Swiping right on Mr. Right? Not so fast. Shimon Hayut, the con man introduced in Netflix’s gripping new true crime documentary The Tinder Swindler, has been banned from the dating app after the two-hour film debuted on the streaming service. Keep reading to learn all about his alleged scams, jail time and more.
Who Is ‘Simon Leviev’ and What Is His Real Name?
Hayut, who went by the name “Simon Leviev,” met several women on the popular dating app Tinder and would convince them to believe he was the son of Israeli diamond tycoon Lev Leviev and CEO of luxury diamond company LLD Diamonds, Lev Leviev, going on luxurious outings and wooing them with his opulent lifestyle. (LLD Diamonds and Lev are real, however, Simon is not).
He later allegedly conned women into taking out extensive personal loans and sending him large amounts of cash, claiming his life was in danger because of his “enemies.” Three of the alleged victims — Cecilie Fjellhøy, Pernilla Sjöholm and Ayleen Charlotte — are featured in the film, as well as journalists from Norwegian newspaper VG, who helped unravel the clues.
Israel Police and Interpol believe Hayut is a serial fraudster who may have conned an estimated 10 million dollars out of women he met on the dating app.
What Is His Backstory?
Hayut was previously convicted of defrauding three Finnish women under his birth name, having spent three years behind bars prior to his release and disappearance in 2017, the newspaper Haaretz reported. He left his native country of Israel in 2011 to avoid fraud-related offenses he committed in his younger years and fled to Europe for a second time while changing his name to Simon Leviev.
How Did He Swindle The Women?
Hayut had a way of sweeping women off their feet, intriguing them with luxurious first dates (often at the Four Seasons Hotel) and later offering private jet flights.
However, after getting much closer to the women, Hayut would begin to open up about the threats he was facing from “enemies” because of the line of work he was in.
Eventually, he would send bloodied photos of his bodyguard, asking the women to open a line of credit in their name and give it to him since he couldn’t use his own due to security concerns. Although some women did seem to hesitate, they were open to the idea because of the lavish outings they had been on with “Simon.”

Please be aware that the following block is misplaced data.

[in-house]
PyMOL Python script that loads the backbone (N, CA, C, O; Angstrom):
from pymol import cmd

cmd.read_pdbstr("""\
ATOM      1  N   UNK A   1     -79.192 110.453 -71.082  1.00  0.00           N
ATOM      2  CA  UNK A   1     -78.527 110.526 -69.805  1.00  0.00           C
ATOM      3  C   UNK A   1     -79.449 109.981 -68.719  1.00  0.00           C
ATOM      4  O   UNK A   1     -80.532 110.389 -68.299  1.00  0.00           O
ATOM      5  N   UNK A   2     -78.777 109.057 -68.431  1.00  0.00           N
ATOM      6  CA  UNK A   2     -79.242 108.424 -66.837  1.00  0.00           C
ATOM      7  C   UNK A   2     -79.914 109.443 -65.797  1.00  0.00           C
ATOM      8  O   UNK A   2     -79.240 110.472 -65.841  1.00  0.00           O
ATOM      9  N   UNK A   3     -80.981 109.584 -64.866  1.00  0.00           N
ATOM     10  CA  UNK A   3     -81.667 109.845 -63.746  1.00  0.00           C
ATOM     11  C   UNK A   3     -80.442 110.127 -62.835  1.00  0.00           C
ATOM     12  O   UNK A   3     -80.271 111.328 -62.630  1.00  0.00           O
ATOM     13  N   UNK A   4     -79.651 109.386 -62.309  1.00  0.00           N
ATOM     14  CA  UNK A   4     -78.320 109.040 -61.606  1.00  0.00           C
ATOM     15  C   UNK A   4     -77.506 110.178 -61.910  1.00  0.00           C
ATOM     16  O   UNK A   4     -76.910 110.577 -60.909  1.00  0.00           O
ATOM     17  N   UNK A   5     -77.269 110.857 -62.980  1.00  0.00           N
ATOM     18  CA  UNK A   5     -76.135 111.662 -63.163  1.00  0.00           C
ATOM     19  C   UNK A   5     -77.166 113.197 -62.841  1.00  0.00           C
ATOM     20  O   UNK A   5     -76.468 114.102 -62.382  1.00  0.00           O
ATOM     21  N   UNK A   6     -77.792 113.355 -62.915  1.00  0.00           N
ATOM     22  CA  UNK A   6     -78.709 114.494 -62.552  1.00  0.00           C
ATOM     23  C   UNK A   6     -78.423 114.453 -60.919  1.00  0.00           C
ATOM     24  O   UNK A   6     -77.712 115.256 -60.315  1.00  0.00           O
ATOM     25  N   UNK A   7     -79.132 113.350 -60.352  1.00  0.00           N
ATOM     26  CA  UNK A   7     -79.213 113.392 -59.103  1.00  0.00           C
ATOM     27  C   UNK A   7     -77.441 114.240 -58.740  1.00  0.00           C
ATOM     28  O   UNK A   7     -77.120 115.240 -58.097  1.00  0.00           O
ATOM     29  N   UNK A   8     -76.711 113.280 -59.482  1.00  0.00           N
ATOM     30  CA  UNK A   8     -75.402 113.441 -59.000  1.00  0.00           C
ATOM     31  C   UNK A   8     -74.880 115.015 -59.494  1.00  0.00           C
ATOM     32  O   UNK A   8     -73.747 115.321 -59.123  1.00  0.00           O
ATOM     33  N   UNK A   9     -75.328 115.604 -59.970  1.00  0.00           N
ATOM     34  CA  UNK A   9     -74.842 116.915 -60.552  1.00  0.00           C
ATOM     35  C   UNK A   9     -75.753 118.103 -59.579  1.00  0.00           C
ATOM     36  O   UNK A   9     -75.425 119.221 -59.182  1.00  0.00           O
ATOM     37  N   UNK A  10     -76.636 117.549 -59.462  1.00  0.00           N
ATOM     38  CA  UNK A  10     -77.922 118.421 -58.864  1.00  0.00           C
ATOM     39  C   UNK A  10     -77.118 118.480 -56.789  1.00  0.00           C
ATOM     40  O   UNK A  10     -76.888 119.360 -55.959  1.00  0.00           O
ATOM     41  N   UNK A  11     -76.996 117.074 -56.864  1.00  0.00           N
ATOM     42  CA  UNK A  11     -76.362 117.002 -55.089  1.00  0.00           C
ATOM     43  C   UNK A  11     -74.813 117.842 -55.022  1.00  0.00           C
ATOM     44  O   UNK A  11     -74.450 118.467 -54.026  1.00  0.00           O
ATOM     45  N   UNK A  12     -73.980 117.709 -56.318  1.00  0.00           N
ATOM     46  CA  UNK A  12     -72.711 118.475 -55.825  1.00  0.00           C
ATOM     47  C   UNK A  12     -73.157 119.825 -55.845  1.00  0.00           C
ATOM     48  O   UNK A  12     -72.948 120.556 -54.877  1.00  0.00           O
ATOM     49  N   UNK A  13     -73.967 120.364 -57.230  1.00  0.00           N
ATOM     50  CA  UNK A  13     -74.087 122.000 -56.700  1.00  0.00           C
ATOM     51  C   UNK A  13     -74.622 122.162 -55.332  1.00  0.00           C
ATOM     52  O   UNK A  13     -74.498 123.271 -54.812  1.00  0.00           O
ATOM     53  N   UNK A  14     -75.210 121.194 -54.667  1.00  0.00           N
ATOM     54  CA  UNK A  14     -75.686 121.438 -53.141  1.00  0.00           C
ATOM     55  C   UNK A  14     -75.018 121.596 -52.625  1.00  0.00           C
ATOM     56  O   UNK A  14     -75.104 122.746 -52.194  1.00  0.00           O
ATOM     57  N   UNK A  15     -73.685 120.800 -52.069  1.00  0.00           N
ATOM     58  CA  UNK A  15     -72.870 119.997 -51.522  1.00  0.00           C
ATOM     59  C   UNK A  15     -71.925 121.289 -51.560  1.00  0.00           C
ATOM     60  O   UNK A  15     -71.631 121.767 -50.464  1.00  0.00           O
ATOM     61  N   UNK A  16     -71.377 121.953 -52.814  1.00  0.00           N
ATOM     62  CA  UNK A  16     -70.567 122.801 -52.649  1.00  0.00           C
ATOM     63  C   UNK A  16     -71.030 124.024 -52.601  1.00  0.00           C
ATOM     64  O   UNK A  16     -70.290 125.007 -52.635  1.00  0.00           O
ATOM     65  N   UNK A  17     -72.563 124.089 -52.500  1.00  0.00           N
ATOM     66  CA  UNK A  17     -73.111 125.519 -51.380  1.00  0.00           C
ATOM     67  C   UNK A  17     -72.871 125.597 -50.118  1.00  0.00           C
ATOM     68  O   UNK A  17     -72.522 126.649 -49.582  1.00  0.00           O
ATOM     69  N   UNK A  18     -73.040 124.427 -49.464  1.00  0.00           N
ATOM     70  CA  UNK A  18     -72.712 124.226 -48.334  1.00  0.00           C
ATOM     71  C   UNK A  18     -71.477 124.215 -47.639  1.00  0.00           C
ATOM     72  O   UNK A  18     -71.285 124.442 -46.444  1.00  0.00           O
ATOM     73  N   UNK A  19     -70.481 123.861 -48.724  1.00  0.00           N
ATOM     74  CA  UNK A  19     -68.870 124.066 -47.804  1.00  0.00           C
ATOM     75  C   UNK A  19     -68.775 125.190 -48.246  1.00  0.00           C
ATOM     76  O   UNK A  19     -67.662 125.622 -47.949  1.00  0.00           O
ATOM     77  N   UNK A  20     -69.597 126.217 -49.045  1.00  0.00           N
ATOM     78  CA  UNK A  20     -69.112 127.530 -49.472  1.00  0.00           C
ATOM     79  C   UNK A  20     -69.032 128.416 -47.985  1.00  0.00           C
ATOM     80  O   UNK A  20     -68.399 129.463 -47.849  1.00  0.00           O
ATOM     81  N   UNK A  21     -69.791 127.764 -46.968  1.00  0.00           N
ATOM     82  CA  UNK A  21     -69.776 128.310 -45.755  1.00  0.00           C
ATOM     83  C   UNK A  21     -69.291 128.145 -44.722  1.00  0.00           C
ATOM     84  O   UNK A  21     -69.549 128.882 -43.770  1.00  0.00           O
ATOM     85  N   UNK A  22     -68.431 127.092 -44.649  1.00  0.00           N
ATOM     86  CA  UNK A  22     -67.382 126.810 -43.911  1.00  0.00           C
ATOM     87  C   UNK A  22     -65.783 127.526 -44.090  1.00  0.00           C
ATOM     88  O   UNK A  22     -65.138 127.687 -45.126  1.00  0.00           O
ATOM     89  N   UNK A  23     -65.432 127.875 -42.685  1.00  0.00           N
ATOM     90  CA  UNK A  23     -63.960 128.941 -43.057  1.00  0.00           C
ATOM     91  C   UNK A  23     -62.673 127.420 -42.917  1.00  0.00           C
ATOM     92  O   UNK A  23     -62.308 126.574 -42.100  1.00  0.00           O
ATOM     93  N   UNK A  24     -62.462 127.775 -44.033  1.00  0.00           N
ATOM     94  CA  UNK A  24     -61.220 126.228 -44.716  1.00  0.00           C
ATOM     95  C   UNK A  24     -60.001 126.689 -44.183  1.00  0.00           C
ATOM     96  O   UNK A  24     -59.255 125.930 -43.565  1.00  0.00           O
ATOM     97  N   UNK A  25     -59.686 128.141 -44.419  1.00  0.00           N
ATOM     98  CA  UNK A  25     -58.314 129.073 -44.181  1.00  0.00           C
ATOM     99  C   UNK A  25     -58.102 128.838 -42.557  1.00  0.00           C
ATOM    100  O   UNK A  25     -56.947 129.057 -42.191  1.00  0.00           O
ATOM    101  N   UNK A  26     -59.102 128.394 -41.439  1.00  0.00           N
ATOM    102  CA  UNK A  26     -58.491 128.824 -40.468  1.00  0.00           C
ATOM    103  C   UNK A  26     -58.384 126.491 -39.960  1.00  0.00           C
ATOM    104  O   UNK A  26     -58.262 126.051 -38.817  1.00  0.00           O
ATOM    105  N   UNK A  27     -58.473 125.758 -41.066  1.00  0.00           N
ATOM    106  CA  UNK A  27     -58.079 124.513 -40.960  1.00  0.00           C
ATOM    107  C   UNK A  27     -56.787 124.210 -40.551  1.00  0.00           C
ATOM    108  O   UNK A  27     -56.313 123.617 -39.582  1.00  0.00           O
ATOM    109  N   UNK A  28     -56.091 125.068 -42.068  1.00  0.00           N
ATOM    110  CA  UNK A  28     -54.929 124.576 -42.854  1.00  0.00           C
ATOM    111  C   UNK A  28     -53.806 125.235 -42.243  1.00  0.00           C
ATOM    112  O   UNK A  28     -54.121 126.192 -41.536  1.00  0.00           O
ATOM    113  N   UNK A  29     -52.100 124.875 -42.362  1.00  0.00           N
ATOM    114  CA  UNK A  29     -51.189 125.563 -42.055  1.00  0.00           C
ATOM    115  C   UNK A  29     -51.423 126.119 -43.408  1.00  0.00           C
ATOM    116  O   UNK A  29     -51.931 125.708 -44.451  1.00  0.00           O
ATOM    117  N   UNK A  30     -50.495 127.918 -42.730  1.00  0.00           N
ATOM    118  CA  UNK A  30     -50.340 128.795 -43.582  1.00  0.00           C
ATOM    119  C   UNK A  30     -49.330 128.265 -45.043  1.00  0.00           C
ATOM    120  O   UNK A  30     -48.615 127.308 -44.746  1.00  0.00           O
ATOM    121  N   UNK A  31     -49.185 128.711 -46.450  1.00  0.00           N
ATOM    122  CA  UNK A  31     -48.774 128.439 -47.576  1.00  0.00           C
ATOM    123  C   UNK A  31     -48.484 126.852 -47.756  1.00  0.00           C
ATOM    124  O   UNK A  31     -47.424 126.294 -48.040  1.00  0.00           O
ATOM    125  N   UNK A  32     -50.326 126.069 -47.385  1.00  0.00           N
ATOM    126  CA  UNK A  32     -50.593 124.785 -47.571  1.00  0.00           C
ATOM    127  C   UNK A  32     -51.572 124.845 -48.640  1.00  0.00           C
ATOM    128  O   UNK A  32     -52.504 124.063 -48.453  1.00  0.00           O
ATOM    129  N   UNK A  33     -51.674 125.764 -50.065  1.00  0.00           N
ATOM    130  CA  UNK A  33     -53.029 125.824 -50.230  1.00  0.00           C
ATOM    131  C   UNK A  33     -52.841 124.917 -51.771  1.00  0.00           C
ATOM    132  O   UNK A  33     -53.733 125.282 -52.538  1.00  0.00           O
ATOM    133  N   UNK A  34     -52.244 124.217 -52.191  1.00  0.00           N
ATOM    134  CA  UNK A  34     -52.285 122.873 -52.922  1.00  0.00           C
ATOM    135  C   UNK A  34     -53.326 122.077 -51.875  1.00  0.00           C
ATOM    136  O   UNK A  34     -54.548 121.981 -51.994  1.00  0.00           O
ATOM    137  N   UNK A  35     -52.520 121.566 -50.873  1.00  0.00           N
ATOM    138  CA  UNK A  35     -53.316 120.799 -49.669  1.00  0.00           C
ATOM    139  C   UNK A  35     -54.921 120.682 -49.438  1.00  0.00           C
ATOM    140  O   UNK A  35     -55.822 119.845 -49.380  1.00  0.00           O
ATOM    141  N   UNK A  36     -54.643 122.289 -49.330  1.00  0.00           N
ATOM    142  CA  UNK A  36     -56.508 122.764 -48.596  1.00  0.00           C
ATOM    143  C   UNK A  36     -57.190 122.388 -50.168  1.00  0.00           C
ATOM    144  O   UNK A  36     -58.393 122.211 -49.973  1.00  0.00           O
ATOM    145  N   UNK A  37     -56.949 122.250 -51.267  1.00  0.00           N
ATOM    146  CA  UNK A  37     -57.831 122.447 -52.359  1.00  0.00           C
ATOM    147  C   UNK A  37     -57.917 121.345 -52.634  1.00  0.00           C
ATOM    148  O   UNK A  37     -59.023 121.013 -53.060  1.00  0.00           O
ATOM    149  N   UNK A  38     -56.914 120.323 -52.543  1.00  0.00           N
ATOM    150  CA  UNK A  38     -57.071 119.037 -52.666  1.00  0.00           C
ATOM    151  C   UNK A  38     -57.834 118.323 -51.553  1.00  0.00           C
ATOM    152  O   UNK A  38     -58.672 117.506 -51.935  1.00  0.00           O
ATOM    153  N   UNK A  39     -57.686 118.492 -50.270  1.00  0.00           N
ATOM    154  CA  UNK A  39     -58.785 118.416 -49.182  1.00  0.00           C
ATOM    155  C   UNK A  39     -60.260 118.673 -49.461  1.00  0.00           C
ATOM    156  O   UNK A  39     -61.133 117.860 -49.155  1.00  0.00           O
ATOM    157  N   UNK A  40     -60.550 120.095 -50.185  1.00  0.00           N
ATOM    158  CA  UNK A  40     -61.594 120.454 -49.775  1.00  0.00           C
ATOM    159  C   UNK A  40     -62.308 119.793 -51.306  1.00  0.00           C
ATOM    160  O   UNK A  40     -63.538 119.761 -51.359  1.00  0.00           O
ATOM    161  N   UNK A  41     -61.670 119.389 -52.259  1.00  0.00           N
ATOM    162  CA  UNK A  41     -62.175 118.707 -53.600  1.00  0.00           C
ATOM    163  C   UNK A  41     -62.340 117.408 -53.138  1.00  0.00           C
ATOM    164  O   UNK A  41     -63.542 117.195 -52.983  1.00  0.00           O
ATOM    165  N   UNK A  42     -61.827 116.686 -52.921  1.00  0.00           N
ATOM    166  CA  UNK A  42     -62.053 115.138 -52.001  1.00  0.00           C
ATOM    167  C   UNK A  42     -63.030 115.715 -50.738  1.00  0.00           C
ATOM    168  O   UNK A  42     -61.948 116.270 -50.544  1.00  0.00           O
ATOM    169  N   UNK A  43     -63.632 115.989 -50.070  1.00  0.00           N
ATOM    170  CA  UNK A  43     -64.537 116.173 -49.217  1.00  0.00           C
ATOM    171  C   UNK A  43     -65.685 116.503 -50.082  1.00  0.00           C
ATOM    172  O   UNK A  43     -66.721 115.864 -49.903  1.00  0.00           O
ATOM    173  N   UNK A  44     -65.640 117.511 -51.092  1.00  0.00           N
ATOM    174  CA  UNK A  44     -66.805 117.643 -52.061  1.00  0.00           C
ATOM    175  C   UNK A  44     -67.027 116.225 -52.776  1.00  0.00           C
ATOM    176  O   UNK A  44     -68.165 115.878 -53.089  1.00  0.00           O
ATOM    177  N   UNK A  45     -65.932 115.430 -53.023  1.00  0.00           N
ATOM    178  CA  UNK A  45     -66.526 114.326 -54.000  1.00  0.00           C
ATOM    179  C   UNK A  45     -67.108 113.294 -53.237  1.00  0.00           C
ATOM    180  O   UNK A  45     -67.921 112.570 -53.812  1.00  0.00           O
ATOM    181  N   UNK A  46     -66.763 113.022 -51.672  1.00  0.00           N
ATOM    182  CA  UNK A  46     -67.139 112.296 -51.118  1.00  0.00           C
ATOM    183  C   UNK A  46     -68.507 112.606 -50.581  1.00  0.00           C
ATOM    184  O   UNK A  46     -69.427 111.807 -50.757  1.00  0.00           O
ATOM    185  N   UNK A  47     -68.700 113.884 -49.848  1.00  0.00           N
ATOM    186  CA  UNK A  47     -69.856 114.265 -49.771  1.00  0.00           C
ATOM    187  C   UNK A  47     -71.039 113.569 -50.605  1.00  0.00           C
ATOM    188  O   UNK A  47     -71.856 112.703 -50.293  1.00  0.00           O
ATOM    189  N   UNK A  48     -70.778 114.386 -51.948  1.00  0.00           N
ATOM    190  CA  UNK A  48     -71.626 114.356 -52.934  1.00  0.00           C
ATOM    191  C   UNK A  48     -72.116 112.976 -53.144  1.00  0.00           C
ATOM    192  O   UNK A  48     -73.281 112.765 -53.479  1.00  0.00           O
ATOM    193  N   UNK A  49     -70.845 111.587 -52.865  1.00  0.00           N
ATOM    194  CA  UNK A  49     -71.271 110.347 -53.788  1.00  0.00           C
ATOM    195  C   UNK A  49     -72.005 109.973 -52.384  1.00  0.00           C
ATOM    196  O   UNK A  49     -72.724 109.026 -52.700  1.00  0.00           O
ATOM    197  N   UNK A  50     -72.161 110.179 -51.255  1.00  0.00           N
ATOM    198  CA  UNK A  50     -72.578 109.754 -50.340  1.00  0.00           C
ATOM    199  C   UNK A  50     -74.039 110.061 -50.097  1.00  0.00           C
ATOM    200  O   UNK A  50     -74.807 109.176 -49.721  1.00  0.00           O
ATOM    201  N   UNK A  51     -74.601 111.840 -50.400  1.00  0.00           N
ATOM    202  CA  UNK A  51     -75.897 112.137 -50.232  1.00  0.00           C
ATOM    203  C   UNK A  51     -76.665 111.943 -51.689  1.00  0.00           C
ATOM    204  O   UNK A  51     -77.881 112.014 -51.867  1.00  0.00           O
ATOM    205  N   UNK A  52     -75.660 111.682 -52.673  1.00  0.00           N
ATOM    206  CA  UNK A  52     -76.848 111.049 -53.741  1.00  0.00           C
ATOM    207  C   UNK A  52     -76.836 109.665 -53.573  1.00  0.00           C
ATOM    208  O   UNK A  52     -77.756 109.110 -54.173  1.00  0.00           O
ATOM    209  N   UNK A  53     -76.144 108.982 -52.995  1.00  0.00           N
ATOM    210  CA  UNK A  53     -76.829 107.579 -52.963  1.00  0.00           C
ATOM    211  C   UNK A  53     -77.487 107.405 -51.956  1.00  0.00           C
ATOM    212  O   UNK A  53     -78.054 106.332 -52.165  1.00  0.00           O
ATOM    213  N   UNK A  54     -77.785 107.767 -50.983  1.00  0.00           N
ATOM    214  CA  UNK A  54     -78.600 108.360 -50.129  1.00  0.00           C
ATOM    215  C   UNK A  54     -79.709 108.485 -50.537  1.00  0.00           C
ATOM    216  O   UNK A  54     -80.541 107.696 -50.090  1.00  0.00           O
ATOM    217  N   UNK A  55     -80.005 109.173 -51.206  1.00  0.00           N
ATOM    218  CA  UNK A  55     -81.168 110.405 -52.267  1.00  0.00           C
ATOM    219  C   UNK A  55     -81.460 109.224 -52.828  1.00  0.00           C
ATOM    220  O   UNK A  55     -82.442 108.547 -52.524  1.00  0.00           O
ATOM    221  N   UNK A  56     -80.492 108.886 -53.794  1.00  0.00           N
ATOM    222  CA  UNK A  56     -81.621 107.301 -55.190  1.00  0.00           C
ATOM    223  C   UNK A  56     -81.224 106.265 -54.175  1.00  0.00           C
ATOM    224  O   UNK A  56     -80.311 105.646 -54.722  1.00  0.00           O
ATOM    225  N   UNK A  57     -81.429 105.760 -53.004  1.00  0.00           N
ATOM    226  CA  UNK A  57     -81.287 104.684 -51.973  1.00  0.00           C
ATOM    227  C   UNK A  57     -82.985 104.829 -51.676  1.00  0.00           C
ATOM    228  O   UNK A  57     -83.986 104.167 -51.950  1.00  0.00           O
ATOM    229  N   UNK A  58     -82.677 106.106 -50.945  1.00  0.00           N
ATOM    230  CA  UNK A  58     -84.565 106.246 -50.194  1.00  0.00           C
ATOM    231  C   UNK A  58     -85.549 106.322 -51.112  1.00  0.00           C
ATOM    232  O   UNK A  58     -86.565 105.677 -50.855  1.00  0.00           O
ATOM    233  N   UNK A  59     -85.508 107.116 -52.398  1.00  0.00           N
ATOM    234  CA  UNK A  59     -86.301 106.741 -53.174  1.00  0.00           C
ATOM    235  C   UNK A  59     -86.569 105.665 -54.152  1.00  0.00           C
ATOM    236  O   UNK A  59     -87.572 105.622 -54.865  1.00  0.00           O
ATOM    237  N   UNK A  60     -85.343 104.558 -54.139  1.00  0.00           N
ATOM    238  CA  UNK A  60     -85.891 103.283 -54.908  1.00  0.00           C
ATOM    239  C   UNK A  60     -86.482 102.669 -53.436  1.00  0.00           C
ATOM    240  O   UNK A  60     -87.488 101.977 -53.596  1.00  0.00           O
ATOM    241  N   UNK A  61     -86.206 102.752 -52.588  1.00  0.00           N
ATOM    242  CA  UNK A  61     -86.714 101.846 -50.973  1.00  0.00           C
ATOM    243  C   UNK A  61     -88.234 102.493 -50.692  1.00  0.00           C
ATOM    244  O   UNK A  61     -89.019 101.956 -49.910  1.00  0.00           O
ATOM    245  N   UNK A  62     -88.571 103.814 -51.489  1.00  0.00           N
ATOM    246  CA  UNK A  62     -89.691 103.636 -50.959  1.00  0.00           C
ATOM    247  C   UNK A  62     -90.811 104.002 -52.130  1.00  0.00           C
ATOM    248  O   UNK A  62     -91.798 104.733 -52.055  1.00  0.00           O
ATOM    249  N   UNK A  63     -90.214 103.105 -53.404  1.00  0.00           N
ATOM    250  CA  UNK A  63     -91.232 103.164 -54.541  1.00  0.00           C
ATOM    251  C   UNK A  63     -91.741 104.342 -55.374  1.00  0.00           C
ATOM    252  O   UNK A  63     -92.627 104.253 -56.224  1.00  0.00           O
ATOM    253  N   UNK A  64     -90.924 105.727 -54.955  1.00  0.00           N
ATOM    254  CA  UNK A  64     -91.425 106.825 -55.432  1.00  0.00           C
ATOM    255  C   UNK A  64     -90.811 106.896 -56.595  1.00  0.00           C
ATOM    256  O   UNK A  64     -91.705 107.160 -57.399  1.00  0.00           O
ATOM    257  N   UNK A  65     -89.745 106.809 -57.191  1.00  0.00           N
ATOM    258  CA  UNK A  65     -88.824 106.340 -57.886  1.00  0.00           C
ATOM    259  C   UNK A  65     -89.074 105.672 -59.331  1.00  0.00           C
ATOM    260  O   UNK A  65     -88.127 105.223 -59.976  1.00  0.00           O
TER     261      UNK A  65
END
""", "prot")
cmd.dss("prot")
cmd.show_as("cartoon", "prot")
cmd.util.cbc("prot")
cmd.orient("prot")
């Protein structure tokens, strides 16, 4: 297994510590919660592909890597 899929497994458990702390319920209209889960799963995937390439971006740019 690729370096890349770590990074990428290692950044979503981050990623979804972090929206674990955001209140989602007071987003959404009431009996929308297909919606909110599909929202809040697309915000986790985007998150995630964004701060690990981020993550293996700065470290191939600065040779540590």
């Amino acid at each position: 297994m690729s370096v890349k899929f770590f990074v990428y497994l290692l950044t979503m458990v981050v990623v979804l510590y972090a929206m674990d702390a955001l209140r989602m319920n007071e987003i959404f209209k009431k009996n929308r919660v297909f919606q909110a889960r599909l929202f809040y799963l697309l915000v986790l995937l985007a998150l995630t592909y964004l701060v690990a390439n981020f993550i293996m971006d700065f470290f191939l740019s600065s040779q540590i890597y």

How Did He Get Caught?
In January 2018, Fjellhøy matched with Simon on the dating app and went on to have a romantic relationship with him and be swindled out of an estimated $200,000.
Sjöholm, whom he met via Tinder in March 2018, didn’t feel a romantic spark with Simon, but they became friends, or so she thought. She ended up sending Simon an estimated $67,857 after being sent the same bloodied photos and hearing his story.
Both Fjellhøy and Sjöholm ultimately went to the media to tell their story. Eventually, one of Hayut’s long-term girlfriends, Koeleman, saw the VG article and decided to get some revenge by selling his designer clothes while keeping the money. She pretended to still be in love with him and helped aid in his arrest at the Athens airport on June 28, 2019. He was brought into custody for using a fake passport and the Tinder scheme was not included in his charges.
That year, Hayut was convicted of four counts of fraud and spent five months of a 15-month sentence in an Israeli prison.
Is He Still on Tinder?
“We banned Simon Leviev and any of his known aliases as soon as the story of his actions became public in 2019. He is permanently banned from Tinder. In the lead up to the release of the documentary, we conducted additional internal investigations and can confirm Simon Leviev is not active on Tinder under any of his known aliases,” a Tinder spokesperson told In Touch on February 7.
What Did Shimon Hayut and LLD Diamonds Say About the Film?
“LLD Diamonds has been a well-regarded leader in the diamond industry for three decades. Our company has no connection whatsoever with Shimon Hayut. He is a fraud who has tried to exploit our good name to con victims out of millions of dollars,” a spokesperson for the company told Newsweek. “Our sympathies go out to his victims. His fraud has also caused ongoing confusion about our company. Nothing he has said, about LLD or anything else, should be believed.”
Hayut, for his part, reportedly took to Instagram Stories with a message before deleting his account, according to The Independent. It read, “I will share my side of the story in the next few days when I have sorted out the best and most respectful way to tell it, both to the involved parties and myself. Until then, please keep an open mind and heart.”
In February 2022, the real Leviev family sued Hayut, claiming in documents filed in Tel Aviv, Israel, on behalf of Lev and other members of the family that “for a long time, he [Simon Leviev] has been making false representations as being the son of Lev Leviev and receiving numerous benefits (including material ones).”
In the filing obtained by People, they also allege that Hayut “cunningly using false words, claiming to be a member of the Leviev Family, and that his family will pay and bear the costs of his benefits.”
It is unclear if Hayut has responded to the lawsuit or if he has retained legal represent who can speak on his behalf.
What Happened to the Women in the Doc?
Fjellhøy, Sjöholm and Charlotte have launched a GoFundMe fundraiser, explaining, “All we want are our lives back.”
According to the documentary, Hayut now lives as a free man, and he has not been charged for any crimes that allegedly occurred outside of Israel.
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